How to tell if you are putting too much information into a story.

Writers are being asked to write more, in different formats and faster than before.

You have to decide what is better served on a digital platform (more on that in an upcoming article), or shown on a big monitor. You are told the pacing has to be high, but still understandable. You need to showcase. You need to think of your audience. No mistakes. The list goes on and on.

But with all the talk of transforming graduates into the digital age and futuristic journalists, there are still glaring issues in newsrooms today; very little writing training and often even less copy editing. You are thrown into the fire quickly, and you simply must perform.

One of the biggest challenges is learning how to write a relevant story, concisely and with the correct facts mentioned. This can be really confusing when being told to write quickly, to the video and saving a nugget for digital. We need to start with the basics. What does a well written story look/sound like?

Let’s delve in and help lay a strong foundation with a simple formula that can help you with a clear outline for your stories, no matter the format.

ELEMENTS OF A STRONG STORY

The sell

Video available

Facts explaining the sell

(ie relevant information so viewer can understand the story)

Looks simple right? Well its not for many until they practice a lot and get the hang of it.

So let’s start breaking things down.

VO’s.

When you title a story in your rundown, even a vo, you should aim to put the sell in the story slug or a unique element. Yep you read that correctly. But you only have a few words to work with, right? Keep in mind, you also will use that slug to find the story from now until the end of time. The slug cannot be a throw away. 

Let’s go through some examples:  House Fire is too generic. Think about it, you will have to scroll through dozens to find it for a follow up later. Child escapes house fire is better.  Or fire on Smith Street. Fire downtown can sometimes work but try and get even more specific. That’s part of the relevance. Fire in BBT Building, is likely how you will refer to it in the future. That’s why you hear things like Parkland shooting or Pulse shooting for example when discussing ongoing elements of these stories. The location helps to immediately identify the story. Some Tampa journalists will know this slug too; lobster man in court. The case was covered extensively in part because of the defendant’s deformity.  It was a unique element that caused viewer interest. The sell.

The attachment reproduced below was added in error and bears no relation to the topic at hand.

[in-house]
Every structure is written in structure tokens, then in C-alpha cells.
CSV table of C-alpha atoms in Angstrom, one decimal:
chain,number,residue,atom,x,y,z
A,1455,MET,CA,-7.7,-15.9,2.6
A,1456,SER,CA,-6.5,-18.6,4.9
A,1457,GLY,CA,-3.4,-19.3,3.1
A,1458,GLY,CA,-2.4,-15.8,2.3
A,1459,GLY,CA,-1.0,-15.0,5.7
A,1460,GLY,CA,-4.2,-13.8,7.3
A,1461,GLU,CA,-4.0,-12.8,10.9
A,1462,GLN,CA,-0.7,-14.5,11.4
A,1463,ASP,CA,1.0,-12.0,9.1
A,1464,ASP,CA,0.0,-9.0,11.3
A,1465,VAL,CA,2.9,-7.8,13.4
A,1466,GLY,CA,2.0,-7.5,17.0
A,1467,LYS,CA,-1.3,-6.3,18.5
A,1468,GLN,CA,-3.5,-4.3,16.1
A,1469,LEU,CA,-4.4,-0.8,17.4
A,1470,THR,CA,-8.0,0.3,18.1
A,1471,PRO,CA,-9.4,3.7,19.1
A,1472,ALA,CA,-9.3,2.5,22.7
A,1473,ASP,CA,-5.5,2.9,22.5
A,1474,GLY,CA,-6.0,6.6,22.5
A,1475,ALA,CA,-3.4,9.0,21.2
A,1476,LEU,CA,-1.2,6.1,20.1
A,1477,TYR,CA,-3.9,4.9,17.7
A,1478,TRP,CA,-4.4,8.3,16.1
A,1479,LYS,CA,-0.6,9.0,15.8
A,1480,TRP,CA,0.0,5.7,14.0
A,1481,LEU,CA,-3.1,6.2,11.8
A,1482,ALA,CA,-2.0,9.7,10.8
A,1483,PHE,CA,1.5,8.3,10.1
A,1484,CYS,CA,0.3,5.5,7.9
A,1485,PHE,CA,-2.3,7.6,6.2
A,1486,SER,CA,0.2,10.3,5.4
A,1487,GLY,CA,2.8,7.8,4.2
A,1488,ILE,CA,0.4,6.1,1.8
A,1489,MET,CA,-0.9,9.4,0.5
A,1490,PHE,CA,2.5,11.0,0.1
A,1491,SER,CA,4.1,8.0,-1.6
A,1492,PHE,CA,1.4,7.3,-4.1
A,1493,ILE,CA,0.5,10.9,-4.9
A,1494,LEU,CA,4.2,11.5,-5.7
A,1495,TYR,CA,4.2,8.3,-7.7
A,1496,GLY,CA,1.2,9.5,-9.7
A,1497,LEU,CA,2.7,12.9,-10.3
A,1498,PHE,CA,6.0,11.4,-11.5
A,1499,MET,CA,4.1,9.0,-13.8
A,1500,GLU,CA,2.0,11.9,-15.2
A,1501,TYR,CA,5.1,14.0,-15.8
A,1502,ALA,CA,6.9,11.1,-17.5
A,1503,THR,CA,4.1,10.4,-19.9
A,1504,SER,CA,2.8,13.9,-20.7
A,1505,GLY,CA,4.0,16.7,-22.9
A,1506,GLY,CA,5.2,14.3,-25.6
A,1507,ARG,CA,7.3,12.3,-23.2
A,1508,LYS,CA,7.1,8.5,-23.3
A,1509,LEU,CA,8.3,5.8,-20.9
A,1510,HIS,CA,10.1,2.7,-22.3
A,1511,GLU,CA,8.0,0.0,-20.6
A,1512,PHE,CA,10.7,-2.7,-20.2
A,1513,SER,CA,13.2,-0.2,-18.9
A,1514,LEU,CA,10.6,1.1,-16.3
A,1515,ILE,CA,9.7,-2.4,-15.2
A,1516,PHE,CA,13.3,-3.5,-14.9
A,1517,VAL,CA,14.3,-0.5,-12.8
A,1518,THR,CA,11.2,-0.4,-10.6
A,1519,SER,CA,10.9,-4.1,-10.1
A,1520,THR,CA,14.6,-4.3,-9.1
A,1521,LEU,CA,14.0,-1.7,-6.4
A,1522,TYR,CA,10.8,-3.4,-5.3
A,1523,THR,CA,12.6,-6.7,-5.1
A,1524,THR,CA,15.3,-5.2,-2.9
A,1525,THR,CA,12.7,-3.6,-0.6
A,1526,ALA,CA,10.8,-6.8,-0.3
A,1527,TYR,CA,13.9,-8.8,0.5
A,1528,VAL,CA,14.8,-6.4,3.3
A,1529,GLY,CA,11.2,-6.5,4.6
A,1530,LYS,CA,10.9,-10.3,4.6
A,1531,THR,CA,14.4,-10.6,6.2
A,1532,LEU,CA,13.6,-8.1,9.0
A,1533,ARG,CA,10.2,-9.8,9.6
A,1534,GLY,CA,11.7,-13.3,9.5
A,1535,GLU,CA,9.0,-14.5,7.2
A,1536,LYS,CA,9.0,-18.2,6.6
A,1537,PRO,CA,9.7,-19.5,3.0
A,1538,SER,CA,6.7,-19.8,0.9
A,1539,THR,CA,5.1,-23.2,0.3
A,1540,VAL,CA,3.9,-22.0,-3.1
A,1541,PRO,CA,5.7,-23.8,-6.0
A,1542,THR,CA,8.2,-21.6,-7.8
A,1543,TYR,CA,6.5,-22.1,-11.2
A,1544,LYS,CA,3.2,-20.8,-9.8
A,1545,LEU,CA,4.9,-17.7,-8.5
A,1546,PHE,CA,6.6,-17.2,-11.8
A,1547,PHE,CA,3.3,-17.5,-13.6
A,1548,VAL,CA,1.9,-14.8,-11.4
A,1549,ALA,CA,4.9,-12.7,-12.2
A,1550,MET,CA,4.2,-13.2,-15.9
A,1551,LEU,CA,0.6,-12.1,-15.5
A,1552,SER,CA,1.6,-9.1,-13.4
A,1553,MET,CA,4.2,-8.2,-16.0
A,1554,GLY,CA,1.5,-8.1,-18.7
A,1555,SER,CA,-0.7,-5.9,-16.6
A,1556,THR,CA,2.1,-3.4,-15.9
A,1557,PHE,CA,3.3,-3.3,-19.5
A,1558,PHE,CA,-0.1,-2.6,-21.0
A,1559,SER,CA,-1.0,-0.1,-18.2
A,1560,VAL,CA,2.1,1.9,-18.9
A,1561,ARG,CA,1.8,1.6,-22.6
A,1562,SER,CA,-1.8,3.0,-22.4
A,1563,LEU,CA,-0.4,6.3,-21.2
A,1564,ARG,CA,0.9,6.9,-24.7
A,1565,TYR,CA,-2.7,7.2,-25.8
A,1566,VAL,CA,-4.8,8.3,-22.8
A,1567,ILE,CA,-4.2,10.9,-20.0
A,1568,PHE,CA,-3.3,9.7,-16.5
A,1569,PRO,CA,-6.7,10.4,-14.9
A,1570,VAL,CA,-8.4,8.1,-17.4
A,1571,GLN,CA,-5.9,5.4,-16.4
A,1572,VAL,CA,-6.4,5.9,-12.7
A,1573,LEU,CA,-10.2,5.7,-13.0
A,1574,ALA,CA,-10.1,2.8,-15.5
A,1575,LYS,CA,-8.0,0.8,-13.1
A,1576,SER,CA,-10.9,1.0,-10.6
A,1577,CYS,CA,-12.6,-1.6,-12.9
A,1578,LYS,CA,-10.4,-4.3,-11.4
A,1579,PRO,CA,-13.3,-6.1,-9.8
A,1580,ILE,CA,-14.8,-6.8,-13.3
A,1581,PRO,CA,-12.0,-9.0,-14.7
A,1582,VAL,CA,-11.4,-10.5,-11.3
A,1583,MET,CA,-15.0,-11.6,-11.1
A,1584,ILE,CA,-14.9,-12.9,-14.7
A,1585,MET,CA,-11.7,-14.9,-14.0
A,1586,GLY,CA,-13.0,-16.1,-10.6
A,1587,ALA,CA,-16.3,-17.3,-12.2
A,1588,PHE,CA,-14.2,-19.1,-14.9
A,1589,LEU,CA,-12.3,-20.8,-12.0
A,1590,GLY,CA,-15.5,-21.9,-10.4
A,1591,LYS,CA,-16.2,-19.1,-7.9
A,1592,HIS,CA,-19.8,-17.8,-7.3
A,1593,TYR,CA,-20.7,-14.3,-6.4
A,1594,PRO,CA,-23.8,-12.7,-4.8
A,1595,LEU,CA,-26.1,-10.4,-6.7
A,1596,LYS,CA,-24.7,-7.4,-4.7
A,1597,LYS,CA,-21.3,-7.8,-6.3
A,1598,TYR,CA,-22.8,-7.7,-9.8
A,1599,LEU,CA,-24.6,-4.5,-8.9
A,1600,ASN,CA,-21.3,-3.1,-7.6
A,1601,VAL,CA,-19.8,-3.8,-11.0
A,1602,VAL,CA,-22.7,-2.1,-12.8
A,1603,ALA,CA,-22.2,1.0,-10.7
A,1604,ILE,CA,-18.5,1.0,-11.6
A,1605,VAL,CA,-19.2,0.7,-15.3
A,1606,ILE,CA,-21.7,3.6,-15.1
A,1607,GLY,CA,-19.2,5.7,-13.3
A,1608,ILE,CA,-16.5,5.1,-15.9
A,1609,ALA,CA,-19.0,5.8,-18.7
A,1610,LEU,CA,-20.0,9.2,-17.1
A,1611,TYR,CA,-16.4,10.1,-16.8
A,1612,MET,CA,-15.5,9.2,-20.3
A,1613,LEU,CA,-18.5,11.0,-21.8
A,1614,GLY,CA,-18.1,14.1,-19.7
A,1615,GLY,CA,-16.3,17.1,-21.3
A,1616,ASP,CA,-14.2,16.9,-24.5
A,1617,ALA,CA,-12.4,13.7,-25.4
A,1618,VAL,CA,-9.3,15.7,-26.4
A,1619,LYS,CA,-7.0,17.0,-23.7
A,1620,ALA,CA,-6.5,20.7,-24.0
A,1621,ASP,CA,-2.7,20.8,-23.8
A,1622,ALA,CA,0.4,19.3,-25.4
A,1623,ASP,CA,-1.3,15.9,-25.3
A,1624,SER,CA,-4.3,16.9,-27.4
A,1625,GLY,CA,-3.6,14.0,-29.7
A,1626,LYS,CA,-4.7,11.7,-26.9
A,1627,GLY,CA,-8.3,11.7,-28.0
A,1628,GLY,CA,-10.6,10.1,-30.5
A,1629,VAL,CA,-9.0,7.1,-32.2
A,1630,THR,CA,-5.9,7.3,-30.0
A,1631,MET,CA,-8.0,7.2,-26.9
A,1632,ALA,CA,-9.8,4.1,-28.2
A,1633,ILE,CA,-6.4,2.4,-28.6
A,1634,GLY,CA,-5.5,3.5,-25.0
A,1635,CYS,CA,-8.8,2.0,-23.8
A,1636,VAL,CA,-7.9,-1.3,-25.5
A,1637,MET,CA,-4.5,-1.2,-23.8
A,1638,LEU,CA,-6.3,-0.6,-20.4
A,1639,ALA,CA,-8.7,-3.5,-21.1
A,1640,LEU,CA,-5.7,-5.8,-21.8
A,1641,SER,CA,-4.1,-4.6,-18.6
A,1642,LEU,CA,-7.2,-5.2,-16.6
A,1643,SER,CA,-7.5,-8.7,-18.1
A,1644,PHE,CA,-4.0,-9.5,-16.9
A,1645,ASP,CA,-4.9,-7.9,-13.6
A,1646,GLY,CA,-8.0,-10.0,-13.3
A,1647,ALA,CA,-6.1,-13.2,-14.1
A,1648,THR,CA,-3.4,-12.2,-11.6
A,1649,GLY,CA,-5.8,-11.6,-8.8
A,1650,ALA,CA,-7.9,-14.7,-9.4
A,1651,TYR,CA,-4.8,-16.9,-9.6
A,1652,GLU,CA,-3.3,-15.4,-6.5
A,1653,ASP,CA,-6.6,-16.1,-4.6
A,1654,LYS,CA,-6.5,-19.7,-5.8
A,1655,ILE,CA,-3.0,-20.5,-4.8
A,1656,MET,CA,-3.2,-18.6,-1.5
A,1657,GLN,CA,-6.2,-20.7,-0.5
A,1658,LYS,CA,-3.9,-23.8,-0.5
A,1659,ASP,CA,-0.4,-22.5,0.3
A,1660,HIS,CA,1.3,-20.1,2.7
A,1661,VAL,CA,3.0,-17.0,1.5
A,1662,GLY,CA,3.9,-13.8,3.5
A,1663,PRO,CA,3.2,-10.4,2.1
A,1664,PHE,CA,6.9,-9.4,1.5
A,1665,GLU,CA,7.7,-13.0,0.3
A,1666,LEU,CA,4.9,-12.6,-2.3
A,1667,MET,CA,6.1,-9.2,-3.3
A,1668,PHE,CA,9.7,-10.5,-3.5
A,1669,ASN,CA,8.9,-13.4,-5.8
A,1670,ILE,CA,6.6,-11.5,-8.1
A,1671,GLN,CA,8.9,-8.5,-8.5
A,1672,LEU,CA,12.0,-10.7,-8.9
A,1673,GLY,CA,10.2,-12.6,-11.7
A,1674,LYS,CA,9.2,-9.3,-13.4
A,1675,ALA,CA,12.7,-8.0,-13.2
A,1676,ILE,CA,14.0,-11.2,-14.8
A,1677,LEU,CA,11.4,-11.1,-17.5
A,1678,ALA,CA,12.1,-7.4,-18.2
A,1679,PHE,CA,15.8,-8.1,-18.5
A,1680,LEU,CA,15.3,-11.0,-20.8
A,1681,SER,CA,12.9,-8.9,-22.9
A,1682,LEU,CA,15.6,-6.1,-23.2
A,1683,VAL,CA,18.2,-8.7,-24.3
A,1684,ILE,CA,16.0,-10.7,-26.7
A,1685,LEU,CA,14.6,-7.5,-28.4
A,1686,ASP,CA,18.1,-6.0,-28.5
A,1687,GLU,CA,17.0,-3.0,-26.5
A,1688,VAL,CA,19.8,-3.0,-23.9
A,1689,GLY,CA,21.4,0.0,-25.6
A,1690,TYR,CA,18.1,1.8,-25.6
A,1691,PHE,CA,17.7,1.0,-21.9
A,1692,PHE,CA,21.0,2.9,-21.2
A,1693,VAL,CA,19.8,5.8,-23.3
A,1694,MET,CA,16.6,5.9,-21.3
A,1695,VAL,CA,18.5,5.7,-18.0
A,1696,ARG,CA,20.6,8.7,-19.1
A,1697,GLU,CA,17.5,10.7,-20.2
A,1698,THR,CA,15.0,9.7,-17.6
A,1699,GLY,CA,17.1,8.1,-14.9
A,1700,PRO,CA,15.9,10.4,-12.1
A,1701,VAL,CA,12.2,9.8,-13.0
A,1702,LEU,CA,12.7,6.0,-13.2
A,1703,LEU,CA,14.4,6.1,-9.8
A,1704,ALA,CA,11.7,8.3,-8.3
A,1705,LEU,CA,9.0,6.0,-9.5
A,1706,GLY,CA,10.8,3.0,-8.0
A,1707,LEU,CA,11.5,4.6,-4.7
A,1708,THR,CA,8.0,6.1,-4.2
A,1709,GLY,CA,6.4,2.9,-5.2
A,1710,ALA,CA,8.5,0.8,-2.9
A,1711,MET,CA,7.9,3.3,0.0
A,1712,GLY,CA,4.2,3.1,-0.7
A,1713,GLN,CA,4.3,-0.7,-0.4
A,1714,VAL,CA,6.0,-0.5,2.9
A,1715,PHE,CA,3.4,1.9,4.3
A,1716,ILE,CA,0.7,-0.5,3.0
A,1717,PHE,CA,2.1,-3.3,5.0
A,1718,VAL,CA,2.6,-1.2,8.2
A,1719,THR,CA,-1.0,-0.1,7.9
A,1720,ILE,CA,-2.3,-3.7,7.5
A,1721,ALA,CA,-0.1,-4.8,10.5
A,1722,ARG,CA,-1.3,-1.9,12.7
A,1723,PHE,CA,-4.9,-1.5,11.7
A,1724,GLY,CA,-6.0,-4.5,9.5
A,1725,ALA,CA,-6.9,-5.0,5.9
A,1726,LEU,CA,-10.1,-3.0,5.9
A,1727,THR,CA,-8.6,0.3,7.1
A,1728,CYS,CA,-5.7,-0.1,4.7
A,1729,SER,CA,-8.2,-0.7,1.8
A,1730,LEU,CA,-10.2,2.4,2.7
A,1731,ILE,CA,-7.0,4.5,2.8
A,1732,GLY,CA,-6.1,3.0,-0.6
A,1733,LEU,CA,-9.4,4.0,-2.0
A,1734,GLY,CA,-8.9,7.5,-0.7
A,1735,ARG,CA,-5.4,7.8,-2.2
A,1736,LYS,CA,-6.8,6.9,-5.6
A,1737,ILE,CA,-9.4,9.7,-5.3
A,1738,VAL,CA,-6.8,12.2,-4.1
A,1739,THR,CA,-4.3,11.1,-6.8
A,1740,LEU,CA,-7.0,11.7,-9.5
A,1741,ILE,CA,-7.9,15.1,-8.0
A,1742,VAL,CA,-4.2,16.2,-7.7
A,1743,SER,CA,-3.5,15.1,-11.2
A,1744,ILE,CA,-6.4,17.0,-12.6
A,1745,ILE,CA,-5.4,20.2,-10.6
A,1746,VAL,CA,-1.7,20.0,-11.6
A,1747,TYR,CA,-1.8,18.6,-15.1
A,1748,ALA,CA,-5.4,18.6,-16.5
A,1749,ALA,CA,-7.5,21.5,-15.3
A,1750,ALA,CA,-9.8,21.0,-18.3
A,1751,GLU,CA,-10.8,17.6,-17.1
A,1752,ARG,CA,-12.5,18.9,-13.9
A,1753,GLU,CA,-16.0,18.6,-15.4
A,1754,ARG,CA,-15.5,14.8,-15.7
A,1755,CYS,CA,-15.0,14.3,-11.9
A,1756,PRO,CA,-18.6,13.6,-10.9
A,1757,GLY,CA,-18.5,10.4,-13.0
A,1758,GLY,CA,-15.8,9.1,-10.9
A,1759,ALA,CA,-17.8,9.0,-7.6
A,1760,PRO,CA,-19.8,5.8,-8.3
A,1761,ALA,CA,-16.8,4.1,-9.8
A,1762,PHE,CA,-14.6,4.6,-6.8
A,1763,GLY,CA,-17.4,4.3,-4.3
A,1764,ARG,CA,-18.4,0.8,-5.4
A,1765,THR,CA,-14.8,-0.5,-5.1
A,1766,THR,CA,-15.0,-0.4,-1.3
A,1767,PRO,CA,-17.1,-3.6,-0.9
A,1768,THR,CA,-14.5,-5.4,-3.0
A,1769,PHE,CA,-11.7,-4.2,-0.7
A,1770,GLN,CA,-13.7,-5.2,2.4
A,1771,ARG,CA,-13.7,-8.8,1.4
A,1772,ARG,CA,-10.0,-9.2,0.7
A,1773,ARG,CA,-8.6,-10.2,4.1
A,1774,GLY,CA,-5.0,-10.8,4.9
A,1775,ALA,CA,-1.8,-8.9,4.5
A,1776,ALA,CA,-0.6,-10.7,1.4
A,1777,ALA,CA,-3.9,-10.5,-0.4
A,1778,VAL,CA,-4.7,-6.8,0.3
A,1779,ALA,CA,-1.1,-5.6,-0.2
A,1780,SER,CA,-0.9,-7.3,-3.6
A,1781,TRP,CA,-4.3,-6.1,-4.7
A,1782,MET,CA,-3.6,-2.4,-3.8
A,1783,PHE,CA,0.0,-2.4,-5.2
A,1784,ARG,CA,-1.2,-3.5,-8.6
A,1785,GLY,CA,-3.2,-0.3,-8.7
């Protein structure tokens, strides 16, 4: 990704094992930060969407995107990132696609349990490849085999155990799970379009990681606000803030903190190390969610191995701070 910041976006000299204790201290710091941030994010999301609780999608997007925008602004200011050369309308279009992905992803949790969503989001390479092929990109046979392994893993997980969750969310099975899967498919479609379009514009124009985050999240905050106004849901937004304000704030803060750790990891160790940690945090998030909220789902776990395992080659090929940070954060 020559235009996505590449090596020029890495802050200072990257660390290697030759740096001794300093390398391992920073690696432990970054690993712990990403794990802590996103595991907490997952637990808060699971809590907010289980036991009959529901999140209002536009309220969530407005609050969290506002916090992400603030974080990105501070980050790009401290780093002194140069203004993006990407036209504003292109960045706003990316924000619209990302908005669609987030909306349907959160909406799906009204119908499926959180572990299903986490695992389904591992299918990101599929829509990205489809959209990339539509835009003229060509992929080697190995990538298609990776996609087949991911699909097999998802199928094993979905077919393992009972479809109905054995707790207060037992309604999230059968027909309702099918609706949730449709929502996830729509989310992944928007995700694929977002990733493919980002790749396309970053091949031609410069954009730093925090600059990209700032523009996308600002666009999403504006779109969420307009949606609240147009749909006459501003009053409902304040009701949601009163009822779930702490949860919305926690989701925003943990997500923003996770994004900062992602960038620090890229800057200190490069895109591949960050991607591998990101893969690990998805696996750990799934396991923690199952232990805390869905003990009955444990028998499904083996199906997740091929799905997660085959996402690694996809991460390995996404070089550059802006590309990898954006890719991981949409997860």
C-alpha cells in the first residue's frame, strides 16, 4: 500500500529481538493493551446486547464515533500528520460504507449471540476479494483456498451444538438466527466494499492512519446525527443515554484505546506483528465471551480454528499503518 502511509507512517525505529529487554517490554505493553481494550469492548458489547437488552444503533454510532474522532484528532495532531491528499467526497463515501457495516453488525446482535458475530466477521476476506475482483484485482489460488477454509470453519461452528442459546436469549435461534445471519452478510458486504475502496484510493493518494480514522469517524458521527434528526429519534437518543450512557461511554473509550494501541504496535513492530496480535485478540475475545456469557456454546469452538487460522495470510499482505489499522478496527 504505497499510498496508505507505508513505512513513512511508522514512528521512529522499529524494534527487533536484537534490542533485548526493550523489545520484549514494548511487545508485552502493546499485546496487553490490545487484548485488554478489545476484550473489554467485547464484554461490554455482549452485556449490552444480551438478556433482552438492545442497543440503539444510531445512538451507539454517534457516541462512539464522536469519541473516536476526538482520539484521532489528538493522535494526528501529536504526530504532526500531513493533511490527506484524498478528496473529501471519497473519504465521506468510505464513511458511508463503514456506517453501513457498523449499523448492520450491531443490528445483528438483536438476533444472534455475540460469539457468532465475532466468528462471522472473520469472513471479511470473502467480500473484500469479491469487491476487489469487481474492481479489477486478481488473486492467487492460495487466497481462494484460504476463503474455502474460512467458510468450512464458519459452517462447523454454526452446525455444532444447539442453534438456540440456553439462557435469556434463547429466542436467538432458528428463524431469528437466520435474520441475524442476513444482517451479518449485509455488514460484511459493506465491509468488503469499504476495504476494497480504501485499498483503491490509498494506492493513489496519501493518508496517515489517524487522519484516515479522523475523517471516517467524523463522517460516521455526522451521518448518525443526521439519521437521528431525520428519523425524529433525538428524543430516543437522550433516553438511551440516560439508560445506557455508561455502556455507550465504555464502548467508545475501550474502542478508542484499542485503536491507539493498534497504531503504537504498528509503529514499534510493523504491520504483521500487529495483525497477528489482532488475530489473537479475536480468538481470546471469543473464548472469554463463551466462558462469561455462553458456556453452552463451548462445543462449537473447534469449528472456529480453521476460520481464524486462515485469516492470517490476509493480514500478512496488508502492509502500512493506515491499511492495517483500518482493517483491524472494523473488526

Once you have boiled a story down in the slug it is easier to write the story, no matter the format. The second thing you should immediately consider is the video. This is important whether you are writing a vo, vo/sot or package. Heck it is crucial when writing teases and opens as well. What image depicts the story best? Is it a static image or moving? If it is static you might want to put it in a monitor and have the anchor directly reference it in the first line or anchor intro. If it is moving, do you need to take it full natural sound up for a few seconds? Is the video itself your sell? Ask that every time.

Now that you defined the sell, and referenced an image right away, explain what the viewer is seeing and why they should care. This should play out easily. The fire is still burning up this house on this street. This family barely got out. This neighbor helped or watched terrified. Firefighters are still on the scene.

Let’s take one of the hardest subjects to boil down, a court case. When using the outline above it gets easier to boil the case down.

A court case story should start out this way:   Now an update on this case (that surprises, captures attention or fascinates viewers for a specific reason). Court video rolls… (since you defined the case and sell summarize the latest) today the person accused of stealing money from the company said it was a lie. The attorney for the company said that’s not true because of this and this fact (two most interesting/relevant ones). We have more on the court hearing on our website. Why did I mention that? Court hearings are the number one story overwritten in newscasts period. So the writer whether it is an associate producer who drew the short straw or the reporter stuck sitting in the courtroom all day needs to know right away that explaining everything will only confuse the viewer. You must boil down the highlights. Then do not be afraid to add more details on the website for people who love all the nitty gritty.

One other important note, yes, the video is mentioned early in the court story even if it is static. Why? It is part of the sell. The case is in court. You cannot make up more than is there, and you need to reference reality. You can use file from the scene if you like at some point too, but reference it directly. That is part of showing the relevant information in the story.